External break events such as interrupts, exceptions and monitor events are prevented from reaching the plurality of cores at block 46, while the shared state entry procedure is in progress. Break events can be inhibited in a variety of ways. For example, one approach would be to provide for a special interface into each of the cores' break logic. Another approach would be to physically separate the cores from all break sources. If a break event is detected after the shared state is reached, the shared state is exited. Such an exit can be achieved in a number of ways. For example, the chipset could detect the break event and/or initiate the exit sequence or logic could be provided within the processor to detect the break event and/or initiate the exit sequence. When the multi-core processor exits the idle state, inhibiting of external break events can be discontinued. Block 48 provides for transitioning the plurality of cores to the idle state. Transitioning the cores to the idle state can involve issuing a signal such as a read transaction, specialized bus message or sideband signal to the chipset. For example, one approach is to initiate a well documented handshake sequence with the chipset in which sleep (i.e., SLP), deep sleep (i.e., DPSLP) and deeper sleep (i.e., DPRSLP) state signals are transferred between the processor and the chipset.
If it is determined at block 42 that one or more of the plurality of cores is active, block 56 provides for determining whether the idle state is associated with a resource that is shared by the plurality of cores. As already noted, the shared resource might be a frequency and/or core voltage setting. An example of such a state could be the C4 state. If the idle state is associated with a shared resource, the core is transitioned to a tentative state at block 58 until each of the plurality of cores has detected a command requesting a transition to the idle state. Otherwise, the core can be transitioned to the requested state at block 57. Block 50 provides for halting execution of the core.
Turning now to
If all cores are ready to enter an idle state, block 66 provides for reducing a performance state of the processor. Performance states typically involve the adjustment of shared resource settings such as core voltage and/or frequency. The following table demonstrates one example of multiple performance state settings that can be used for a processor core.
An execution context of the processor can be saved at block 70 and a shared phase locked loop (PLL) can be shutdown at block 68. In the illustrated approach, the PLL shutdown can be conducted after the chipset handshake sequence has been completed. As already noted, by initiating advanced power saving features such as these while the core is still able to execute instructions, the illustrated approach provides significant advantages over conventional techniques.
Turning now to
The hardware coordination logic will then determine that both cores have detected a command requesting a transition to the C4 state, and may initiate more advanced power saving features such as a performance state reduction, a shutdown of a shared PLL or a saving of an execution context of the processor. The coordination logic can also prevent external break events from reaching the cores at state 98. Once external break events have been inhibited, the coordination logic can transition both cores to the C4 state. In particular, an I/O read transaction can be issued to the chipset at arrow 100, where the cores await completion notification in state 102. Upon receipt of the chipset acknowledgment (e.g., STPCLK pin assertion) and the I/O-cycle completion notification, the coordination logic issues a stop grant signal to the chipset at arrow 104 and waits in the Stop_GNT state 106. The entire processor is then sequenced through the sleep (i.e., SLP), deep sleep (i.e., DPSLP) and deeper sleep (i.e., DPRSLP) states, where the deep sleep state and the deeper sleep states correspond to the traditional C3 and C4 states, respectively.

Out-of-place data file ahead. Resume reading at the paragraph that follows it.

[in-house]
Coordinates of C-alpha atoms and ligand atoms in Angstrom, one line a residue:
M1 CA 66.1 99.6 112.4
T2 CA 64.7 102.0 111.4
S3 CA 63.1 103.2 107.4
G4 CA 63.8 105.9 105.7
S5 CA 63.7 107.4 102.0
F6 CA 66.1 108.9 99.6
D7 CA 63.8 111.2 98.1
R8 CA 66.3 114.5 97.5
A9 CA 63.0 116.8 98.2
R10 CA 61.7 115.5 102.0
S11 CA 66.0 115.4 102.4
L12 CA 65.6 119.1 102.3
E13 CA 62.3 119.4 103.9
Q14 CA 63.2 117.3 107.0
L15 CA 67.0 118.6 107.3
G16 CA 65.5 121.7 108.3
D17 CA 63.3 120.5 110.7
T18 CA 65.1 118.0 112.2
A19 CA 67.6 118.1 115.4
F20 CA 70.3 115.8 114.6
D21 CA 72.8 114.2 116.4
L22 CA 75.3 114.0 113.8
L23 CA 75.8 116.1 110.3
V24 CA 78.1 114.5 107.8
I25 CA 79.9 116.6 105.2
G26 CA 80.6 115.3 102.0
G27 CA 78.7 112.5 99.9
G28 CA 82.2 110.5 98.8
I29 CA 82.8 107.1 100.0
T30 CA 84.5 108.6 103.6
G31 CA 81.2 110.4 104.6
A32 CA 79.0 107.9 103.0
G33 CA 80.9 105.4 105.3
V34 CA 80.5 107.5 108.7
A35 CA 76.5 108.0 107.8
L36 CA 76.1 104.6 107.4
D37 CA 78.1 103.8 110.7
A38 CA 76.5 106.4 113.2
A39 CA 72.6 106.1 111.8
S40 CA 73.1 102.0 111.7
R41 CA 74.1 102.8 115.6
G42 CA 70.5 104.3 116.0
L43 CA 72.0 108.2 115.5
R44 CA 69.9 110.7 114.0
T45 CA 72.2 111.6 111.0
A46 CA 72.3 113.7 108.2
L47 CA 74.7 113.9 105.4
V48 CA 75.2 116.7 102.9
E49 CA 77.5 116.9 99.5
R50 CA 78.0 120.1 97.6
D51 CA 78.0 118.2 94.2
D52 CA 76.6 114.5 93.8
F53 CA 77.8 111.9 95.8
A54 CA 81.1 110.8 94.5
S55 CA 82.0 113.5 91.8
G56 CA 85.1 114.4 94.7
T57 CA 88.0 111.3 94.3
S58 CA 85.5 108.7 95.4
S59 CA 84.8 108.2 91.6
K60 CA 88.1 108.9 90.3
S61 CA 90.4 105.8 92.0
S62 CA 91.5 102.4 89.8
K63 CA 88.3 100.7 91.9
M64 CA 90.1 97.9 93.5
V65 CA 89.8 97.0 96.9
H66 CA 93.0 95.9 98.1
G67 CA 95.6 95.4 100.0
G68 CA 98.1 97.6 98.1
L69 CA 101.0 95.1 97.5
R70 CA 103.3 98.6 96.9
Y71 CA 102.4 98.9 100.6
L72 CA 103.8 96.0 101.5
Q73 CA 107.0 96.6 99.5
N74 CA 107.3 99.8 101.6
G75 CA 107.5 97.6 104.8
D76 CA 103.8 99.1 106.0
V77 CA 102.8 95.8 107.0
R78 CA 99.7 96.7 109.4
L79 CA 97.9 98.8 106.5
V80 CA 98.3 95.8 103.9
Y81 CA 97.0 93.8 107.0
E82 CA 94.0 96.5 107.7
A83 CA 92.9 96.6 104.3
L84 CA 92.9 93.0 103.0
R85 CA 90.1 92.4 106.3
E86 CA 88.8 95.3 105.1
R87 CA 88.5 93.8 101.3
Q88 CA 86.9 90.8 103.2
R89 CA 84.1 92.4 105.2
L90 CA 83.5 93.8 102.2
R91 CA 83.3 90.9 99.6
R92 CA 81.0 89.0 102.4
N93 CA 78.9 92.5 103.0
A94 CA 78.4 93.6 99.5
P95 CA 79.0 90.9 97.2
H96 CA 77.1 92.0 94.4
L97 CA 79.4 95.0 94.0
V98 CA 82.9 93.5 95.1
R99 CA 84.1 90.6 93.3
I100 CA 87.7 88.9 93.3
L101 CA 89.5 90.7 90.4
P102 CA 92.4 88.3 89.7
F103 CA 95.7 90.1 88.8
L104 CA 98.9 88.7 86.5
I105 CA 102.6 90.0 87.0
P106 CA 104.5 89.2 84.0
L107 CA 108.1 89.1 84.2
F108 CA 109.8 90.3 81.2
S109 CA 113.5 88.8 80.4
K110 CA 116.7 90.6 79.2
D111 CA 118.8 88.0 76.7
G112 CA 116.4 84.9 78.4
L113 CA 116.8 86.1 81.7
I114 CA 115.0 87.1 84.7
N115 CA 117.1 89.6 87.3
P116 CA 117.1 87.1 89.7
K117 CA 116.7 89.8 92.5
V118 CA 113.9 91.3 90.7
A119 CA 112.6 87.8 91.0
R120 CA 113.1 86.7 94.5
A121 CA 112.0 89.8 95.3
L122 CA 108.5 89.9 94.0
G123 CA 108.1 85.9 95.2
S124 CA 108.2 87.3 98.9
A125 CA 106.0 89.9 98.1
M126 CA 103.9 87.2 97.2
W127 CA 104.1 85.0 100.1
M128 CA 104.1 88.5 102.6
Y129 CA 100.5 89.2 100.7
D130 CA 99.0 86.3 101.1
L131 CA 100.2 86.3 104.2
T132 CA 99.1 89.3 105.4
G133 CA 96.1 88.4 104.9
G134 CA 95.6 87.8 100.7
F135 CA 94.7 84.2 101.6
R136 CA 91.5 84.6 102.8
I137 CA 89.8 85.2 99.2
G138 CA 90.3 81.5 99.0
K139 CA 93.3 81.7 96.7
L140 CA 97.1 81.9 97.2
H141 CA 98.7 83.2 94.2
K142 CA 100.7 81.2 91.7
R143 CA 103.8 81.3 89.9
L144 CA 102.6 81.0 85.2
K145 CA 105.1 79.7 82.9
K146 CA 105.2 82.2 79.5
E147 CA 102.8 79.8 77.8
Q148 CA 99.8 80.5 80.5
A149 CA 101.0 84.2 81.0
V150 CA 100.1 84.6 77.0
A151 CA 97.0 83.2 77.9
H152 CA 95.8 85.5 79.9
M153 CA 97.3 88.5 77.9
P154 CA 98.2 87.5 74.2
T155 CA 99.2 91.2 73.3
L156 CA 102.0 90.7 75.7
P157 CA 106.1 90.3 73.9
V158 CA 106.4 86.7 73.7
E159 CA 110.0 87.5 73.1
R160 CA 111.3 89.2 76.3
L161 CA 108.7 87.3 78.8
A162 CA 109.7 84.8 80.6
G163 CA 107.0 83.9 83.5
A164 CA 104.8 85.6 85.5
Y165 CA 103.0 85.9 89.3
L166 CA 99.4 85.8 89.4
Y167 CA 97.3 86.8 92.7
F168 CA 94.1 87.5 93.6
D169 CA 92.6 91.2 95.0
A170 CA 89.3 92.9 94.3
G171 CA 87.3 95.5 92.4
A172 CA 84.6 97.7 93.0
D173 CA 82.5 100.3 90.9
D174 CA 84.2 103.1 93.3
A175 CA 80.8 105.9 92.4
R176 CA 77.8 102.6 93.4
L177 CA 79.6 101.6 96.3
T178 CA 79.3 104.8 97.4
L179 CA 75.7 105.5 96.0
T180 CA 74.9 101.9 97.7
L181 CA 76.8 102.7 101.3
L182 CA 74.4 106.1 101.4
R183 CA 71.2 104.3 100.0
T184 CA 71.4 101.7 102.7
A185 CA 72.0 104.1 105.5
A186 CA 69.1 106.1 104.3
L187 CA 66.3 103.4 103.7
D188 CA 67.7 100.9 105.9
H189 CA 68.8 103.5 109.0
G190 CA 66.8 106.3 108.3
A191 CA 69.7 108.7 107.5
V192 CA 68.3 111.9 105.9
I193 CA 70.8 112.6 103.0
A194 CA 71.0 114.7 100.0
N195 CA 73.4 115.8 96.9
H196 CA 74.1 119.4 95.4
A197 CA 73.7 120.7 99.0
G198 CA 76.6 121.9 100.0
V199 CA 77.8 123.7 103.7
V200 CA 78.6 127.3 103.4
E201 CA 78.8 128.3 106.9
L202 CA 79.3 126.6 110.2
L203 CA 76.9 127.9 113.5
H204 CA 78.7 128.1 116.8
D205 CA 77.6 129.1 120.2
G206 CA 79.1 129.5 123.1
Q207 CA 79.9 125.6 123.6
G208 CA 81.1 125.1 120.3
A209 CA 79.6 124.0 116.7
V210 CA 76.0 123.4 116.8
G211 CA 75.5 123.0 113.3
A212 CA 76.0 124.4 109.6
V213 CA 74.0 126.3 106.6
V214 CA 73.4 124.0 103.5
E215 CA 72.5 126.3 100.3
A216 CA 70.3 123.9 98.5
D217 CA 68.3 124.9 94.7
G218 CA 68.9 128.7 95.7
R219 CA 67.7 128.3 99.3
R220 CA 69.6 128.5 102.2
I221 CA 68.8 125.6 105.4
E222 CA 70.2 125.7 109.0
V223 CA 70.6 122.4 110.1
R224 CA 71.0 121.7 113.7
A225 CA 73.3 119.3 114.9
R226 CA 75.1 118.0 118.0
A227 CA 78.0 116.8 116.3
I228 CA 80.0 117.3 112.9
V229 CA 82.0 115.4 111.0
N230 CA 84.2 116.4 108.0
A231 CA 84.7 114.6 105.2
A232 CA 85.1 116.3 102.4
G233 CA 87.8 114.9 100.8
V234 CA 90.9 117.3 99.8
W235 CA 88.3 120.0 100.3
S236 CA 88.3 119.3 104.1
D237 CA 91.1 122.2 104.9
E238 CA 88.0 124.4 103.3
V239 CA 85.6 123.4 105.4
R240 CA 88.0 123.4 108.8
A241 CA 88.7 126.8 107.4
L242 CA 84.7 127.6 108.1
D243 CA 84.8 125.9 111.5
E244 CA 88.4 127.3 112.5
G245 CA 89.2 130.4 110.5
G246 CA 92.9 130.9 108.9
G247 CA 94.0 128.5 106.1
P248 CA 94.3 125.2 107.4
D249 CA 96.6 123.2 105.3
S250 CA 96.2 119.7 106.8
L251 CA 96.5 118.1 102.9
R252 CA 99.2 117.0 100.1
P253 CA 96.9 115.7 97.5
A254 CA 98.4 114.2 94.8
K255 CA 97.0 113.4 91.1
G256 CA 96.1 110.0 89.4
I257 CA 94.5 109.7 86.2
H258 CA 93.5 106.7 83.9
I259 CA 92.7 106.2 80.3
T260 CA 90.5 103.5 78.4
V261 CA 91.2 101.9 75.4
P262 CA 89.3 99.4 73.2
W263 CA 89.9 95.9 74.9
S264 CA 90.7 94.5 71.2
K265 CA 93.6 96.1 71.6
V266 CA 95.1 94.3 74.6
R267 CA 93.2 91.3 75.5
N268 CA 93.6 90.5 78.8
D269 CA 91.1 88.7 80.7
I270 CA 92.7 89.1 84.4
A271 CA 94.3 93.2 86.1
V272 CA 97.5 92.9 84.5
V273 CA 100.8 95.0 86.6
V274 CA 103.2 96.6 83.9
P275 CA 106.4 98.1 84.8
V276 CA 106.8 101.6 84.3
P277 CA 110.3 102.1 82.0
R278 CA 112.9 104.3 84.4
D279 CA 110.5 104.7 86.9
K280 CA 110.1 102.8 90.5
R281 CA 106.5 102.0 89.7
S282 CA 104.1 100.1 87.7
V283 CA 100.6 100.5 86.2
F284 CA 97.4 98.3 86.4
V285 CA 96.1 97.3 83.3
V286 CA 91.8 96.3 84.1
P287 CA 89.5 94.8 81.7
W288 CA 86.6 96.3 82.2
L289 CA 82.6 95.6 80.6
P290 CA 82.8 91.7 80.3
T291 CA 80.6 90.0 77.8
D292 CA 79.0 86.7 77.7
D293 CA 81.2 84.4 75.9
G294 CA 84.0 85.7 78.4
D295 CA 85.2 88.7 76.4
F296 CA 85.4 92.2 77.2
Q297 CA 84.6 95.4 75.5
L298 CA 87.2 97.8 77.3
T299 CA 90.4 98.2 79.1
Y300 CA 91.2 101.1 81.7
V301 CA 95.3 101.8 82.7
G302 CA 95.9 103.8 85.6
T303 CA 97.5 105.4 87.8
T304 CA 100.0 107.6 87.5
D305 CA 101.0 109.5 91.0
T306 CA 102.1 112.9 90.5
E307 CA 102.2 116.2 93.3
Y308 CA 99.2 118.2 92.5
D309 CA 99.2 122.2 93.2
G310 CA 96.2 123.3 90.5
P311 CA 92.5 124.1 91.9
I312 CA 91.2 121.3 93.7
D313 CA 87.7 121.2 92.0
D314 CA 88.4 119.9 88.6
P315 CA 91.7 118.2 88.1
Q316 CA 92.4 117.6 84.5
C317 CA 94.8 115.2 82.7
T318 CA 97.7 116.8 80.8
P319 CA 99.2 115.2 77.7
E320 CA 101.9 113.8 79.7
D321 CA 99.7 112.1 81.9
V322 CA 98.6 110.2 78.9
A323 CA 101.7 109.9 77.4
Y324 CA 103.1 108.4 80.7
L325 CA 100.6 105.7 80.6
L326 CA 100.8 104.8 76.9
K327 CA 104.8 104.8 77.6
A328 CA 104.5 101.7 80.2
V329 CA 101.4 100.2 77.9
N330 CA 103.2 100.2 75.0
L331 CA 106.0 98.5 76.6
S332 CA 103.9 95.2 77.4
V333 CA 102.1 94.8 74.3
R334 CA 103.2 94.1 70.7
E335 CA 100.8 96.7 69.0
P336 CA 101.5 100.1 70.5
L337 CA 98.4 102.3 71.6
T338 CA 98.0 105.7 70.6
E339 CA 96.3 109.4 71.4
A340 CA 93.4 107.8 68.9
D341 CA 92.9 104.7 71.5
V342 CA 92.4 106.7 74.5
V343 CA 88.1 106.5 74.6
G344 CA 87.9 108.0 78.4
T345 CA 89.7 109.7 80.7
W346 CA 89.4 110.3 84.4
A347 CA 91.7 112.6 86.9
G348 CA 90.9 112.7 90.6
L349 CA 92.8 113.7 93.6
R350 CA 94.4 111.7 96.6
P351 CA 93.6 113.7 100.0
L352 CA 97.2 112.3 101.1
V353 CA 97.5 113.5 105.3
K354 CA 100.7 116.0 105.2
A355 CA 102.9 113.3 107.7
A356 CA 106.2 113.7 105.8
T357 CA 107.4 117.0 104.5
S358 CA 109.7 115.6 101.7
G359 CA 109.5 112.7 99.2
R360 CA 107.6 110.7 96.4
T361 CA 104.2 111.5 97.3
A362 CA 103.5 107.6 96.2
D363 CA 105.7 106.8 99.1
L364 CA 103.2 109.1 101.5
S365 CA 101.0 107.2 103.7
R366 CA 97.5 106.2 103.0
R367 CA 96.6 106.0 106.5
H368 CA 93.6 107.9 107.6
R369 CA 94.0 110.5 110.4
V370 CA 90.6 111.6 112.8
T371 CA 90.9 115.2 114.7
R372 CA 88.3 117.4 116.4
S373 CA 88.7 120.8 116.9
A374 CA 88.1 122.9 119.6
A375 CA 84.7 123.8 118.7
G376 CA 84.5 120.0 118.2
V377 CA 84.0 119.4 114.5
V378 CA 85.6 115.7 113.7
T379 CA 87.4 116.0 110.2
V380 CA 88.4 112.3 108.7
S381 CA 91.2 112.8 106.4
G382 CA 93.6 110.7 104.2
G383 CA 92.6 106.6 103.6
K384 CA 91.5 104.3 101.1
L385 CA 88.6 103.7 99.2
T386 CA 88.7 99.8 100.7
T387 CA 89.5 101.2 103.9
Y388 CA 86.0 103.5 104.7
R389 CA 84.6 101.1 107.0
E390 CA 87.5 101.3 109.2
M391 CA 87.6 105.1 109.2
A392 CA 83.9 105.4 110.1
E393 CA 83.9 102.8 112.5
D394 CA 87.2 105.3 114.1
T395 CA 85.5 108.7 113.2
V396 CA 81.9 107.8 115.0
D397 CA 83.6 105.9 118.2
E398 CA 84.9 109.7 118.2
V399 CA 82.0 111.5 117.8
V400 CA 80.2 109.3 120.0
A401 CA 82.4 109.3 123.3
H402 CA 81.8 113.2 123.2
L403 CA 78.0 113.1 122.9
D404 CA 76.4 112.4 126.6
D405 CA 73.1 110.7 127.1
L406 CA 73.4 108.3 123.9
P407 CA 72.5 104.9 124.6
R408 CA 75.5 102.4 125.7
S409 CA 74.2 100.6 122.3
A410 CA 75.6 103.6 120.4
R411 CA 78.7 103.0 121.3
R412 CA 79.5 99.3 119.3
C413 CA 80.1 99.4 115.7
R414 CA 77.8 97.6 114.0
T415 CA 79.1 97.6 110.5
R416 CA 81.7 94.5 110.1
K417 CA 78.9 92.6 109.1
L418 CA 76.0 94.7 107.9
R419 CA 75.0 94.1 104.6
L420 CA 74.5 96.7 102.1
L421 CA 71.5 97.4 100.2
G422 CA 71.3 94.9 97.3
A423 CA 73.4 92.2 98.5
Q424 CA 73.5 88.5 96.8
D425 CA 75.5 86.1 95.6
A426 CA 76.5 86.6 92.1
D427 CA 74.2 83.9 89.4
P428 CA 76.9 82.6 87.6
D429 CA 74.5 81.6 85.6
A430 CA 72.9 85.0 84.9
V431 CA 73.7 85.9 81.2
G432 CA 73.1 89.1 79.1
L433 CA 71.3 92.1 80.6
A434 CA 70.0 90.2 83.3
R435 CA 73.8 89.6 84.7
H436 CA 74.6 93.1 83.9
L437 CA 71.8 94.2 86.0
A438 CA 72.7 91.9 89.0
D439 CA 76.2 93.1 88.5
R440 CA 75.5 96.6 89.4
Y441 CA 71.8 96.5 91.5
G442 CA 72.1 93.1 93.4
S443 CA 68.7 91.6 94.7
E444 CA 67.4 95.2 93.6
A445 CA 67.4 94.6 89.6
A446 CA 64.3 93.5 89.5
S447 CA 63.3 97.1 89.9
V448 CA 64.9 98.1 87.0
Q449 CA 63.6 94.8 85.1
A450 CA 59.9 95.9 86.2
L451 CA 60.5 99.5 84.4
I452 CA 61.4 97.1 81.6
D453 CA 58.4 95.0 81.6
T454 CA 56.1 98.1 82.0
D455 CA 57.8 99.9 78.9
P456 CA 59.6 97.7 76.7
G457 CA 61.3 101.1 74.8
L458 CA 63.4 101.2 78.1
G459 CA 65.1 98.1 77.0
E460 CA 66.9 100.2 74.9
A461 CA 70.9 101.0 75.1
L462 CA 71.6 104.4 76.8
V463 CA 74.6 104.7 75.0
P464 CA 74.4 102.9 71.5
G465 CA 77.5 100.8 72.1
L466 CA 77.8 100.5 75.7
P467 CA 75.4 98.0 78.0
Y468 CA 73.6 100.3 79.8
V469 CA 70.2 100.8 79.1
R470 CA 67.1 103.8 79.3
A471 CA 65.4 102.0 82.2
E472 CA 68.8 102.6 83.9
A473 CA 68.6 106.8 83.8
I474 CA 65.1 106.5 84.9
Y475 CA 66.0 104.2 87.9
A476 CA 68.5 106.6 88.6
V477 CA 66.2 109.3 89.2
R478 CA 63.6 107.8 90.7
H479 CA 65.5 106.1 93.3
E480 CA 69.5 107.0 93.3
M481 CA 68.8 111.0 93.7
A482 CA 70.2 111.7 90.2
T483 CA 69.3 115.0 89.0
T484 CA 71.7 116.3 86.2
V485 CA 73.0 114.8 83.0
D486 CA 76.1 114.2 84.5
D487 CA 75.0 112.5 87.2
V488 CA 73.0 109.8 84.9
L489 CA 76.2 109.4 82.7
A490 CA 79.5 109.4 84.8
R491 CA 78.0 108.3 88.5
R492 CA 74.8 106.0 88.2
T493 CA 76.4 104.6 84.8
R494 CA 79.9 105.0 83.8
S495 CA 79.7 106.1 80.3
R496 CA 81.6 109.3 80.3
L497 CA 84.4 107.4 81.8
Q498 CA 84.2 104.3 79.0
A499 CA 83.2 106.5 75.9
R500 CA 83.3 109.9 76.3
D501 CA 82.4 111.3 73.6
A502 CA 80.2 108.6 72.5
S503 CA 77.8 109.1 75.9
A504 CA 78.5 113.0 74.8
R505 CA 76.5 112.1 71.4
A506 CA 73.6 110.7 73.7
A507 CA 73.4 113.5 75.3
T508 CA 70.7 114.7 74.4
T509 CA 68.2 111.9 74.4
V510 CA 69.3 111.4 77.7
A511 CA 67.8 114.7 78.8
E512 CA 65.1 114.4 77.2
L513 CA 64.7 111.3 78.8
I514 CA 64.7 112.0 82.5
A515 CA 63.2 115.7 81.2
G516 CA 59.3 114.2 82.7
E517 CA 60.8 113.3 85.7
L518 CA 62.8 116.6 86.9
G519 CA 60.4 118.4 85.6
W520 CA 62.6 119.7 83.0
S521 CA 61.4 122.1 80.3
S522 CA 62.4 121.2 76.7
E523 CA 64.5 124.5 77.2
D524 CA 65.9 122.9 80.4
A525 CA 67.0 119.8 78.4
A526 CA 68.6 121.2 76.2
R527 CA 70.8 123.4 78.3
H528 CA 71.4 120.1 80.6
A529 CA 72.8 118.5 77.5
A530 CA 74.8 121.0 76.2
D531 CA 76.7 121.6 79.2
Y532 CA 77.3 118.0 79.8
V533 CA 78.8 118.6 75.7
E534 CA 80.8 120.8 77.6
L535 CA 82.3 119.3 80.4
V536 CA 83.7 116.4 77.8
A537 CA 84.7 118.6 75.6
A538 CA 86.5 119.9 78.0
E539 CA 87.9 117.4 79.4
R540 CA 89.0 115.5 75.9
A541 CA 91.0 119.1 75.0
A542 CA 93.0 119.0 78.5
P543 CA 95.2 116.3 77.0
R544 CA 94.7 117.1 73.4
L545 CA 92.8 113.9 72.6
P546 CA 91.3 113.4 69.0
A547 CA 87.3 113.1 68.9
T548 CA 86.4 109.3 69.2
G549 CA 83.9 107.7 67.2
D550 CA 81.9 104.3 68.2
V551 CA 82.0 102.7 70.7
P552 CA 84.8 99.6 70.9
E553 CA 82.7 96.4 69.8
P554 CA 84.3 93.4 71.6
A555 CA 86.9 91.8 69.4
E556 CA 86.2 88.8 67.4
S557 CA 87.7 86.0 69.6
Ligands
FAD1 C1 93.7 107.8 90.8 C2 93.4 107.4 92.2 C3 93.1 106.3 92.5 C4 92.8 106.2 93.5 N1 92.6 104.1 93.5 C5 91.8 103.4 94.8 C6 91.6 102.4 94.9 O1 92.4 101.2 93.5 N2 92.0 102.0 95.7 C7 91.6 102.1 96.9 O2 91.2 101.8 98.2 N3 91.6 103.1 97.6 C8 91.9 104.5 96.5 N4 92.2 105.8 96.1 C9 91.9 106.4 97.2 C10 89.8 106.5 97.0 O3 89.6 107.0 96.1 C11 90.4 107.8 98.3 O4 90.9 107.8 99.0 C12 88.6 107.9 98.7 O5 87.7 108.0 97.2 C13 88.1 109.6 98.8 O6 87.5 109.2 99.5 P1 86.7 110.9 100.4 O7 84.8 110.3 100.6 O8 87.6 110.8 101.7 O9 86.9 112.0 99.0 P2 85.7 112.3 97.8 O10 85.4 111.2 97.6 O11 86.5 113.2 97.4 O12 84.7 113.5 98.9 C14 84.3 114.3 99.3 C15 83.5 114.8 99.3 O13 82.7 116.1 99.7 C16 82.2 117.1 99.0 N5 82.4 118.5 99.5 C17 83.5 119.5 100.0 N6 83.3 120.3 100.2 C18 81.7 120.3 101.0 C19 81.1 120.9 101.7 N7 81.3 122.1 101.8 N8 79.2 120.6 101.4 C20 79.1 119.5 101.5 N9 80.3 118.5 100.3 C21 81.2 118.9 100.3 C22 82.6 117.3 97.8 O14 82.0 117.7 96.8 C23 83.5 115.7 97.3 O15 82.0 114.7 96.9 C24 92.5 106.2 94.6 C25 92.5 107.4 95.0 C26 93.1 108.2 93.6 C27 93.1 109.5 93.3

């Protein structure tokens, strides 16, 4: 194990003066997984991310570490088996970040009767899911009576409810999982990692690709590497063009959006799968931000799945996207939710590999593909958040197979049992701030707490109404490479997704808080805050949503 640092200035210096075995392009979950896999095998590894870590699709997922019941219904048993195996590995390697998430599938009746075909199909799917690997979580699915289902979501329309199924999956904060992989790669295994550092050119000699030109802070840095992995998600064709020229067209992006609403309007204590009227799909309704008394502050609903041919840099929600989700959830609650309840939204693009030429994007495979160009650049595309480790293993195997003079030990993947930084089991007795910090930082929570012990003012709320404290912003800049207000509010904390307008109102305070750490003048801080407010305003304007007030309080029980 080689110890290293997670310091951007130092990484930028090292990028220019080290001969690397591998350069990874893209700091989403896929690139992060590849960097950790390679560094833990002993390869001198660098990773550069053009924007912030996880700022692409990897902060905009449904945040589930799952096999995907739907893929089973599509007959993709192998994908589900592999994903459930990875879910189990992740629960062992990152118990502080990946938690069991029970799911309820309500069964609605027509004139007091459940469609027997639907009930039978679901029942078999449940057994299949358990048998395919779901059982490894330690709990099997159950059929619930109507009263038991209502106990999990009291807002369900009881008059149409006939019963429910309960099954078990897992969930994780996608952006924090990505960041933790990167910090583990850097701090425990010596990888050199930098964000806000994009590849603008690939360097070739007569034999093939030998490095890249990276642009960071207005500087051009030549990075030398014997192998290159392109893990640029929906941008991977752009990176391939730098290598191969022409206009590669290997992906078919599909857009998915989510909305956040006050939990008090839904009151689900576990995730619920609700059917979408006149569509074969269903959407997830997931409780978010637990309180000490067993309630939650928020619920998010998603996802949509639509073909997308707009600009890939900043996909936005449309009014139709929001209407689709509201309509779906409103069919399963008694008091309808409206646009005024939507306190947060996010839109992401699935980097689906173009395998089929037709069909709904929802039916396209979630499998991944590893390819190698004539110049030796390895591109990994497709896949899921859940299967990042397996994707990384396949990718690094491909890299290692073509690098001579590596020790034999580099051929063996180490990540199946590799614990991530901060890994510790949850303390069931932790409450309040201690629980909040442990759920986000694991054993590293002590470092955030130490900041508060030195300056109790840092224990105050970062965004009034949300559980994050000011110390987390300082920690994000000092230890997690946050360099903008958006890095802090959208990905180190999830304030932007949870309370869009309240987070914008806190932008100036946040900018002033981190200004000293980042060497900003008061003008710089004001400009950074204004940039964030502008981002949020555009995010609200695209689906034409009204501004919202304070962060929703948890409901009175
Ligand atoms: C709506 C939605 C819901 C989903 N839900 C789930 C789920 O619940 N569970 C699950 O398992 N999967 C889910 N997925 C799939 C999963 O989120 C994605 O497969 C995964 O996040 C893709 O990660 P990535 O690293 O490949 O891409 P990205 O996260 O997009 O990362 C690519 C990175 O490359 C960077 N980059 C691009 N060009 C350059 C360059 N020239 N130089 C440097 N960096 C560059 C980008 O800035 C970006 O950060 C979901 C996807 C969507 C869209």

Thus, a number of advantages can be achieved through the various techniques described herein. For example, enabling software to initiate different idle state commands per core provides maximum flexibility and power savings. Furthermore, by internally analyzing target idle states on a per core basis (versus external-only sequencing), advanced power management activities can be initiated while clocks are available and the core(s) are still running. It should also be noted that independent idle states can be established for each core while presenting a common “shallowest” state to the chipset and other system components. The result is a highly scalable, yet sophisticated solution. Simply put, hardware coordination of idle states in a multi-core environment as discussed herein can provide substantial benefits over conventional architectures and/or techniques.
Those skilled in the art can appreciate from the foregoing description that the broad techniques of the embodiments of the present invention can be implemented in a variety of forms. Therefore, while the embodiments of this invention have been described in connection with particular examples thereof, the true scope of the embodiments of the invention should not be so limited since other modifications will become apparent to the skilled practitioner upon a study of the drawings, specification, and following claims.
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|Cooperative Classification||Y02B60/32, G06F1/3203, Y02B60/1282, G06F1/3287|
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|Jan 7, 2005||AS||Assignment|
Owner name: INTEL CORPORATION, CALIFORNIA
Free format text: ASSIGNMENT OF ASSIGNORS INTEREST;ASSIGNORS:NAVEH, ALON;MENDELSON, AVI;ANATI, ITTAI;AND OTHERS;REEL/FRAME:016130/0694;SIGNING DATES FROM 20041227 TO 20041230
|Dec 8, 2009||CC||Certificate of correction|
|May 2, 2012||FPAY||Fee payment|
Year of fee payment: 4
|May 14, 2014||AS||Assignment|
Owner name: SONY CORPORATION OF AMERICA, NEW YORK
Free format text: ASSIGNMENT OF ASSIGNORS INTEREST;ASSIGNOR:INTEL CORPORATION;REEL/FRAME:032893/0199
Effective date: 20140402
|May 5, 2016||FPAY||Fee payment|